Look around the Jeff Davis campus of Mississippi Gulf Coast Community College now and you can see parking is a big problem. The college is building additional parking spaces and sidewalks to help ease the pinch.
At the Perkinston Campus, new dorms are going up. Despite these new construction projects, the improvements are not enough.
The community college has seen a huge increase in student enrollment over the last four years. In 2001, 8,947 students were enrolled in the five campuses and centers. This year, the number jumped to 10,876 students.
Dr. Ed Hartsell said "The college is growing. The community is growing. It's developed. The college must keep pace with that with its facilities as it looks at the programs and program availability and the people that are being served and what their needs are".
Dr. Hartsell is the consultant hired by the community college to come up with a plan to meet the demands of continuous enrollment growth. Some of his recommendations include:
- Jackson County Campus: Completion of roadway and parking project, and Estuarine Education Center.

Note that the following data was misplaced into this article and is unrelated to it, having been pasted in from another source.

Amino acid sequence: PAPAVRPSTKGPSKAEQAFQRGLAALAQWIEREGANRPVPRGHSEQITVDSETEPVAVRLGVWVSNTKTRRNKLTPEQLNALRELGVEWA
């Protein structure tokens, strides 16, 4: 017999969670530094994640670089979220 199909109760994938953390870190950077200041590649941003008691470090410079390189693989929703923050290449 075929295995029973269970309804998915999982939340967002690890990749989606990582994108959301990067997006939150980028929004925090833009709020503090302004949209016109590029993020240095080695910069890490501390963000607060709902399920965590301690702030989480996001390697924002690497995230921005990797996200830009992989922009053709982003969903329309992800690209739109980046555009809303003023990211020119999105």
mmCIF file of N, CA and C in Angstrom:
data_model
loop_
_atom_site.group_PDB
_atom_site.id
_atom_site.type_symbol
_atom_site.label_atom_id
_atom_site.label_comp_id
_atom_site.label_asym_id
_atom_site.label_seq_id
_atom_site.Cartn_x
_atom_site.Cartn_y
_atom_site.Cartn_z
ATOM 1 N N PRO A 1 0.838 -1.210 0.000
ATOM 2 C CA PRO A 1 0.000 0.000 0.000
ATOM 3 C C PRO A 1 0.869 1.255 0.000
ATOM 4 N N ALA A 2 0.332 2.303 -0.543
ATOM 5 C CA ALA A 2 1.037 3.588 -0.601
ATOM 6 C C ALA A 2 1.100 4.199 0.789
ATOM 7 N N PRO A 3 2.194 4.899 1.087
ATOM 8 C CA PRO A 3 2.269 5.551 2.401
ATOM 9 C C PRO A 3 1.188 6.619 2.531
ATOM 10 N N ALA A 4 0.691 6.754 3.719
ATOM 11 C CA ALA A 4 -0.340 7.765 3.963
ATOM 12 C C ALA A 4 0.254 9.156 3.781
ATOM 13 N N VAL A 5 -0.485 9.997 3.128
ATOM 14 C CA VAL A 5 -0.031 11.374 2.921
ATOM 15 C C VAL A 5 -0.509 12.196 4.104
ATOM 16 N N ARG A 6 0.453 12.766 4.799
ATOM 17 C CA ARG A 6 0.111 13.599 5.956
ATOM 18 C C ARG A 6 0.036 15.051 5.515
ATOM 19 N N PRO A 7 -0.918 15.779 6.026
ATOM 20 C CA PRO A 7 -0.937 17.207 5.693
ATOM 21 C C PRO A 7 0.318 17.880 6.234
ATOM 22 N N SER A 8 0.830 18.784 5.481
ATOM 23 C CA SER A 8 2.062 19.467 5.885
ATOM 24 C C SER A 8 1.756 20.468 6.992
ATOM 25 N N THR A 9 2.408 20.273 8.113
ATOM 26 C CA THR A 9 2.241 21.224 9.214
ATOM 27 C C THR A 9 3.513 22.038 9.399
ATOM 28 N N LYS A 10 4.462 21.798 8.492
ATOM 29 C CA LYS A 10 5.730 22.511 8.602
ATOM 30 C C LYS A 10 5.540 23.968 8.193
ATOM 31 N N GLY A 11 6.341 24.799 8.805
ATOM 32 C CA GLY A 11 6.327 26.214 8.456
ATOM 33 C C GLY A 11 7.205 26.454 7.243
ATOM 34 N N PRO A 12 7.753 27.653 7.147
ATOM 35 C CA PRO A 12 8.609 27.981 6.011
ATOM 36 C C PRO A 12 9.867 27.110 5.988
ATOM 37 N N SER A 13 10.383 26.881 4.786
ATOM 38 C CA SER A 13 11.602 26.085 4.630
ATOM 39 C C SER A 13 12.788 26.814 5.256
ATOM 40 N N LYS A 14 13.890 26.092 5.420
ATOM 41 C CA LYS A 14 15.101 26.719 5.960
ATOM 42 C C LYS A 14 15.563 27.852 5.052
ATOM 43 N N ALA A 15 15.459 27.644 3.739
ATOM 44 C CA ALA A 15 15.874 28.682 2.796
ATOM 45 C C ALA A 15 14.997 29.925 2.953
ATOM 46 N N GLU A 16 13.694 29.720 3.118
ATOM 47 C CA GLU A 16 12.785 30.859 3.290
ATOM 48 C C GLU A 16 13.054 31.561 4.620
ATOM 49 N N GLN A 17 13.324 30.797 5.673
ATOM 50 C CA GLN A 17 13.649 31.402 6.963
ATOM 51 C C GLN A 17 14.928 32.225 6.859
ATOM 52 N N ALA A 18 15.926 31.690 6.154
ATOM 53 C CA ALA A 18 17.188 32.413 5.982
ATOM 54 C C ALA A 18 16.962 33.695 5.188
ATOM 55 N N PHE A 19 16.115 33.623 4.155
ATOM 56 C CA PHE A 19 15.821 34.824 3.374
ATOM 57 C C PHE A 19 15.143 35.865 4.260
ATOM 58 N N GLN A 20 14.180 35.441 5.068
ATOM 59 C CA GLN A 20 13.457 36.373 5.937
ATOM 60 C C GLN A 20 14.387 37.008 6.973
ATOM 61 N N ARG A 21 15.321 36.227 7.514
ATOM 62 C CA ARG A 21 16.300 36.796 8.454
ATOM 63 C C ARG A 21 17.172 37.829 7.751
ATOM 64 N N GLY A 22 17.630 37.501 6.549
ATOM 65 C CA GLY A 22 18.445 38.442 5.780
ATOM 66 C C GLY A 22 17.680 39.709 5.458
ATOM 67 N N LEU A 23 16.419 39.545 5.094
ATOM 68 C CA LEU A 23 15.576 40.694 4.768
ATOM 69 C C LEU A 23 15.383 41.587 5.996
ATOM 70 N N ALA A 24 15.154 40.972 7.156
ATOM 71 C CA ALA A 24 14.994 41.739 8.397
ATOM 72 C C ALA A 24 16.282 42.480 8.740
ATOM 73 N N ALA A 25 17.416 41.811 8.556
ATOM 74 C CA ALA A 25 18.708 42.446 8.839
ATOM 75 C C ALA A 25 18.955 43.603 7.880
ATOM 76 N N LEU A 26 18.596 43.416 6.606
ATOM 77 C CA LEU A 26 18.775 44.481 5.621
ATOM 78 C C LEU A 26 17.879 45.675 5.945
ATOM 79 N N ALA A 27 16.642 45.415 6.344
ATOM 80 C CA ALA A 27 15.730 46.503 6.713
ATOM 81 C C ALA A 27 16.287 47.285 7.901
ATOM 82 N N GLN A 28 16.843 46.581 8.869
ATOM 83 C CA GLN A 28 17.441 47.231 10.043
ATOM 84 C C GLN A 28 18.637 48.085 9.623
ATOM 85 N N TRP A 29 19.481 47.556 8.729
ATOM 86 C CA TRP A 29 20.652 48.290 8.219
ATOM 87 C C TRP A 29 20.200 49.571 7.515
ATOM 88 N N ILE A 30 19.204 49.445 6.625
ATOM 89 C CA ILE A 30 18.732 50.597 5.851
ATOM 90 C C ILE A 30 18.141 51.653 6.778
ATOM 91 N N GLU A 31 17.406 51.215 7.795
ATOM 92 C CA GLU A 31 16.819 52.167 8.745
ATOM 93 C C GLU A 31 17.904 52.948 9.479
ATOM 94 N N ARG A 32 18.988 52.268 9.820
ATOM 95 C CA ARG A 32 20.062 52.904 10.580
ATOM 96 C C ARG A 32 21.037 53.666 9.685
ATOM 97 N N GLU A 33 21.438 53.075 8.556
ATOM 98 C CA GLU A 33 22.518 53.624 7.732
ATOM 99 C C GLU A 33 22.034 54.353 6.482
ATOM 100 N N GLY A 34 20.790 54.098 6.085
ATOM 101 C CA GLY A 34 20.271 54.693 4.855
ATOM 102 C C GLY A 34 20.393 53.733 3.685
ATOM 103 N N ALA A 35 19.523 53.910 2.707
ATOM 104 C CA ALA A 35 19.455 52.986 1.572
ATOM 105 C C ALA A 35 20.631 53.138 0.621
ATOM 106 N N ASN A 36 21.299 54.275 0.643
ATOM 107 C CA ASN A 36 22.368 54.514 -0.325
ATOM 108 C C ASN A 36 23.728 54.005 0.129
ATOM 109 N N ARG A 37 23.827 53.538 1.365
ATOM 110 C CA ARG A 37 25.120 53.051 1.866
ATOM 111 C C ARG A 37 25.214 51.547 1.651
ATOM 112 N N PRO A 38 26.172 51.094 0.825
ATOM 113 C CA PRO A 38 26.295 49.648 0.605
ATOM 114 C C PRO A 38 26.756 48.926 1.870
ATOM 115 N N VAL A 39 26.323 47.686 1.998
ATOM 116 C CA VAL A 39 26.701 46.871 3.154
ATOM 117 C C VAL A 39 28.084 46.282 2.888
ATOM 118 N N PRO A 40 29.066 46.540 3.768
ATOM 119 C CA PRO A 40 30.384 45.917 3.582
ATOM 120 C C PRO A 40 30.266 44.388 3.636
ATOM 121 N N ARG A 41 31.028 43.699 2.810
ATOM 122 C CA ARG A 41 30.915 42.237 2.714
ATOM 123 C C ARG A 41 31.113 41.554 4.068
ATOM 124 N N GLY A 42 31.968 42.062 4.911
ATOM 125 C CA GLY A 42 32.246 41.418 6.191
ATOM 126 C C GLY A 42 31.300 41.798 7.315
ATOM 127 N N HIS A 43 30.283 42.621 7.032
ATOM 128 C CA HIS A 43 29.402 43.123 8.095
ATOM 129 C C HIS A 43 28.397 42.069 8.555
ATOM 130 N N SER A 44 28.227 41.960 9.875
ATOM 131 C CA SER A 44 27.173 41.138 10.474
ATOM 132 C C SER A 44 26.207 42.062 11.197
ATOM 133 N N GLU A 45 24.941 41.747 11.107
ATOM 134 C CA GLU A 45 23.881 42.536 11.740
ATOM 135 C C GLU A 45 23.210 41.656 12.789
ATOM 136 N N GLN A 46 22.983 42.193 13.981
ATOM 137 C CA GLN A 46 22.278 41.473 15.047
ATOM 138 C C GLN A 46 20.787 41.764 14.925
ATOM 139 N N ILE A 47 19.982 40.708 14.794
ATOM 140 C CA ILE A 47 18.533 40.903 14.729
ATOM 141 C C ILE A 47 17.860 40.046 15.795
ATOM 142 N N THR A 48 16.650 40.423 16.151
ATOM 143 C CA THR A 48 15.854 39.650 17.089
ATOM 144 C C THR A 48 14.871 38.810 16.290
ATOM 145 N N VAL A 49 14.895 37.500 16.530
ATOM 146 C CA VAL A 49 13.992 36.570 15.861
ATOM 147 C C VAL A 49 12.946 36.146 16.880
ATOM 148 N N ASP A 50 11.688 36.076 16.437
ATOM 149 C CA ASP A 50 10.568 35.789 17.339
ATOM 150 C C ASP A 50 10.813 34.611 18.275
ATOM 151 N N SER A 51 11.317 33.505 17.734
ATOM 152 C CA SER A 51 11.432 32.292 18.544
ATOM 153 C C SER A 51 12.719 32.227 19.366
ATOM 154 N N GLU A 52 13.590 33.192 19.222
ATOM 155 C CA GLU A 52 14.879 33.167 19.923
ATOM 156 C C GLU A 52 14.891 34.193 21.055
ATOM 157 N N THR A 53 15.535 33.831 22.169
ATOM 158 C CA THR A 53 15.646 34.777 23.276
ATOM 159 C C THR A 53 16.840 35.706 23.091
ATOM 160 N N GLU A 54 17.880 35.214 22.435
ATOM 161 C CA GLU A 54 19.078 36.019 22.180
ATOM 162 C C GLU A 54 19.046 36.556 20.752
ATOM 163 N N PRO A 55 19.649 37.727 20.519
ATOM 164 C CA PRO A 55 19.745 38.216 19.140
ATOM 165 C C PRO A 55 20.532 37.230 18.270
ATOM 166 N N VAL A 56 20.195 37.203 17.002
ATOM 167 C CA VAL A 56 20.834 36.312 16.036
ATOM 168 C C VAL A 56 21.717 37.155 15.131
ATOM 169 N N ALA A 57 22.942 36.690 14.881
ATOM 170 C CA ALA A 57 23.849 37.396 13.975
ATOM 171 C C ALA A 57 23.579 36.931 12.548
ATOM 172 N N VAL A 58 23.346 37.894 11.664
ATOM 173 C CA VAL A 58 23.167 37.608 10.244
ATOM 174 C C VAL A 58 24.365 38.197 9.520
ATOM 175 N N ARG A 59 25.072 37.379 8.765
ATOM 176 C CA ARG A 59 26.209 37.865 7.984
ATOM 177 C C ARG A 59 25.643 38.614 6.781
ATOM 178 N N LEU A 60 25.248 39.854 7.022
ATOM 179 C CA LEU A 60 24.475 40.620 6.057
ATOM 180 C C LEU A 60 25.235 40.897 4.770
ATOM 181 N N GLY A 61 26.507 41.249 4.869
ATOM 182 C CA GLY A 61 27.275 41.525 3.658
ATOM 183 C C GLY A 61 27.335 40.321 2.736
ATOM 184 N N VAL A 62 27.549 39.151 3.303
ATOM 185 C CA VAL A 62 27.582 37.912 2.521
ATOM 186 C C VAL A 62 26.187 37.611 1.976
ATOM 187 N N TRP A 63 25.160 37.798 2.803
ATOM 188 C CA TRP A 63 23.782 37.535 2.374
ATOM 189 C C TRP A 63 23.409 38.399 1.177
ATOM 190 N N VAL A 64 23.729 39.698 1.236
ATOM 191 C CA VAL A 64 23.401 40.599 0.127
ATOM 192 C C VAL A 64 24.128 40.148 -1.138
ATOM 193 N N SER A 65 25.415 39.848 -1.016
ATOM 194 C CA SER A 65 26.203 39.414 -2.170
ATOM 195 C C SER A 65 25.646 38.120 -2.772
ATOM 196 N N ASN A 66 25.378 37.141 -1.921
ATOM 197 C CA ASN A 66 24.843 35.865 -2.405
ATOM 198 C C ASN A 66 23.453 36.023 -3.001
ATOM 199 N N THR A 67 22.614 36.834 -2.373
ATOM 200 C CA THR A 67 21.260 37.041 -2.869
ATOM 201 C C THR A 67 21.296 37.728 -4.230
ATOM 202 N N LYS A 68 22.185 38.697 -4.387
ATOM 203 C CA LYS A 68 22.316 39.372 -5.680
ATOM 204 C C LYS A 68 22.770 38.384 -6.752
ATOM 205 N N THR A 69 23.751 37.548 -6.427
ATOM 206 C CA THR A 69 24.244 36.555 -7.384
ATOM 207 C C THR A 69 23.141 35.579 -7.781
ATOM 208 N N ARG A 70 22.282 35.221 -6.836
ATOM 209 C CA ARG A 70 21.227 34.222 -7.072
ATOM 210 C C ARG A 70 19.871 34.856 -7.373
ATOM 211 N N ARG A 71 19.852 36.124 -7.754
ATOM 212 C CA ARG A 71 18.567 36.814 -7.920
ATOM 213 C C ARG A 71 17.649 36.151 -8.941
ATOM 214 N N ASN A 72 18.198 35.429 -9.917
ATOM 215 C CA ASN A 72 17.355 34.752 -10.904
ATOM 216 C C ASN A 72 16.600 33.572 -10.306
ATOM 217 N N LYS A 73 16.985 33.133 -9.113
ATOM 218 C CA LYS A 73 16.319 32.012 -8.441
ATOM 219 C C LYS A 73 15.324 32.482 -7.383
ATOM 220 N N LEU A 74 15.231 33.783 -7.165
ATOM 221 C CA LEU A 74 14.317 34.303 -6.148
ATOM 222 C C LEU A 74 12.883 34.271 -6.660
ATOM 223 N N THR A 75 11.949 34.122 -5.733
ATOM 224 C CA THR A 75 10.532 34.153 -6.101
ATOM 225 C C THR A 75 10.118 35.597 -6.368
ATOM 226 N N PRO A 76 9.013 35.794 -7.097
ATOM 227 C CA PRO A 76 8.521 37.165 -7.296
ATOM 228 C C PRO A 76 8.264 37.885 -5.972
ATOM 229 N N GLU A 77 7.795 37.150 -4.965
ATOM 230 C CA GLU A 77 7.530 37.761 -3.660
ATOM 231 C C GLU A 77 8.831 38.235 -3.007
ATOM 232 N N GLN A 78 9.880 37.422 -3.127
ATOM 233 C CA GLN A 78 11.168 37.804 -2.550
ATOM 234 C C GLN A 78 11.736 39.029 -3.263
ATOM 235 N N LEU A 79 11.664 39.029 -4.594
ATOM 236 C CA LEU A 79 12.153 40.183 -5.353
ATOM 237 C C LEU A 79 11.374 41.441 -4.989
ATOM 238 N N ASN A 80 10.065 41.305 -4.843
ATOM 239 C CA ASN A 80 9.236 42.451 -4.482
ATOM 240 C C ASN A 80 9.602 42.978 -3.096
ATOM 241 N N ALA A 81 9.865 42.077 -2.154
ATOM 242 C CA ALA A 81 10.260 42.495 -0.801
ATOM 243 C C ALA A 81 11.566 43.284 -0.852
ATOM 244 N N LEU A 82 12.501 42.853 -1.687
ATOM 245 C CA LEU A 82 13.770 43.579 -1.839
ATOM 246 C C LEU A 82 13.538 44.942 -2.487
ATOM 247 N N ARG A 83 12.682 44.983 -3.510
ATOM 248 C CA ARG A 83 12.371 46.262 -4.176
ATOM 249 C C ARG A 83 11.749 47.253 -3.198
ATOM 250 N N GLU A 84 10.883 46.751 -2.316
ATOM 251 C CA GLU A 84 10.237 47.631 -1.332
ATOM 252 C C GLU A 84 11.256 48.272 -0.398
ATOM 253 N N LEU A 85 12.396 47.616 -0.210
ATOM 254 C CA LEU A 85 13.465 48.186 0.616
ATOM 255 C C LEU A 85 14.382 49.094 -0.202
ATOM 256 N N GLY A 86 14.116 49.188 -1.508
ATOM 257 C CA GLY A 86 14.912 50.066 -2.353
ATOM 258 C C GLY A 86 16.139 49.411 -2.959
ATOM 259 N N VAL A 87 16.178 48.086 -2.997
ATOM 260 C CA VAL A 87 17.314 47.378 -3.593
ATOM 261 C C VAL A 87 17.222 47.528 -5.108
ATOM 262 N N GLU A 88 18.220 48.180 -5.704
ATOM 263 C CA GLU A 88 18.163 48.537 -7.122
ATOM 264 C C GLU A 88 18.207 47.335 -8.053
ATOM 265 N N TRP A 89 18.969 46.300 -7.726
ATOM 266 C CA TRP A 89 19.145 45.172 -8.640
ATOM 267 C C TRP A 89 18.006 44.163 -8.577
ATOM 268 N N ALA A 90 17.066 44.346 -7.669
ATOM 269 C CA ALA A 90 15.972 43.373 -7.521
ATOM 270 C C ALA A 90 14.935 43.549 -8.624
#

- Jeff Davis Campus: Advanced Technology Complex, Hospitality Training Center, Childcare program/facility.
- Perkinston Campus: Two new residence halls, Math and Science Building addition and renovation, Harrison Hall renovation/learning resource center.
- George County Center: Classroom building.
- West Harrison County Center: Classroom building.
All of these projects come with a huge price tag. The estimated cost is $97.5 million. College leaders must now sit down and decide which projects will head the priority list, and where the funding will come from.
MGCCC President Dr. Willis Lott said "We're looking at all funding possibilities, local, state, federal grants. We are excited about the projects, and about the possibility of expanding opportunities our college has".
Dr. Hartsell said "This is a proactive plan to move this big ship, fine ship, into the future in a way that can bring a great deal of partners in this community to help students".
He added "The longer we wait, the bigger that price tag will get. But that's what's needed for this college not only to stay out front, but to go to the head of the line, and offer outstanding education to the citizens of this area".
Dr. Lott said "I'm very optimistic that they will all get done. I'm not sure they'll all get done while I'm president, but they have been identified as major projects and they need to be done to prepare our community college for the future".
If the funding falls into place, construction could begin in early 2006.